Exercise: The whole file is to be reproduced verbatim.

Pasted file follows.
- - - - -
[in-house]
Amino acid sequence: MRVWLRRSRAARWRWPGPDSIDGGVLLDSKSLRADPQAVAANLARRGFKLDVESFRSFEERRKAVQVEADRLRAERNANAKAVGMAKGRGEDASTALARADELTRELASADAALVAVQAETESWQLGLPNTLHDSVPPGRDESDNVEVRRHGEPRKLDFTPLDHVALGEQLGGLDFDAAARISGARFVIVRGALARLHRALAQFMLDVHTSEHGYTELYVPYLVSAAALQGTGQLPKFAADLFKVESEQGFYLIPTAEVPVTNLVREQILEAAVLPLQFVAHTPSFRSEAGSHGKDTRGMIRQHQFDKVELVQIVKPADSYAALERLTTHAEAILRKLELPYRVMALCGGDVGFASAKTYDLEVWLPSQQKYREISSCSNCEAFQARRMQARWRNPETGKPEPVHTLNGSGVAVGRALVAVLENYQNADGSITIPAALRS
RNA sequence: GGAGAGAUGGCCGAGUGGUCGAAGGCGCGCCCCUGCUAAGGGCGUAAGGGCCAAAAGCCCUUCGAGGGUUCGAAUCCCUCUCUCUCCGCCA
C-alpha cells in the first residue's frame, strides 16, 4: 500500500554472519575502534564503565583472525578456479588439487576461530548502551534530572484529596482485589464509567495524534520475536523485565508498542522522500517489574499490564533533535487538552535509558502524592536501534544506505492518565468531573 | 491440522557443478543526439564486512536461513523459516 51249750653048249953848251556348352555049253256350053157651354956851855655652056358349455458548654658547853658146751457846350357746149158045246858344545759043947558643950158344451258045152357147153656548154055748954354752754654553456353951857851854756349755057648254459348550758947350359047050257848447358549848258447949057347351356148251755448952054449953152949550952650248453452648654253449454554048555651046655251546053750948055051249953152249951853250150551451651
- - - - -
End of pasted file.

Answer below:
[in-house]
Amino acid sequence: MRVWLRRSRAARWRWPGPDSIDGGVLLDSKSLRADPQAVAANLARRGFKLDVESFRSFEERRKAVQVEADRLRAERNANAKAVGMAKGRGEDASTALARADELTRELASADAALVAVQAETESWQLGLPNTLHDSVPPGRDESDNVEVRRHGEPRKLDFTPLDHVALGEQLGGLDFDAAARISGARFVIVRGALARLHRALAQFMLDVHTSEHGYTELYVPYLVSAAALQGTGQLPKFAADLFKVESEQGFYLIPTAEVPVTNLVREQILEAAVLPLQFVAHTPSFRSEAGSHGKDTRGMIRQHQFDKVELVQIVKPADSYAALERLTTHAEAILRKLELPYRVMALCGGDVGFASAKTYDLEVWLPSQQKYREISSCSNCEAFQARRMQARWRNPETGKPEPVHTLNGSGVAVGRALVAVLENYQNADGSITIPAALRS
RNA sequence: GGAGAGAUGGCCGAGUGGUCGAAGGCGCGCCCCUGCUAAGGGCGUAAGGGCCAAAAGCCCUUCGAGGGUUCGAAUCCCUCUCUCUCCGCCA
C-alpha cells in the first residue's frame, strides 16, 4: 500500500554472519575502534564503565583472525578456479588439487576461530548502551534530572484529596482485589464509567495524534520475536523485565508498542522522500517489574499490564533533535487538552535509558502524592536501534544506505492518565468531573 | 491440522557443478543526439564486512536461513523459516 51249750653048249953848251556348352555049253256350053157651354956851855655652056358349455458548654658547853658146751457846350357746149158045246858344545759043947558643950158344451258045152357147153656548154055748954354752754654553456353951857851854756349755057648254459348550758947350359047050257848447358549848258447949057347351356148251755448952054449953152949550952650248453452648654253449454554048555651046655251546053750948055051249953152249951853250150551451651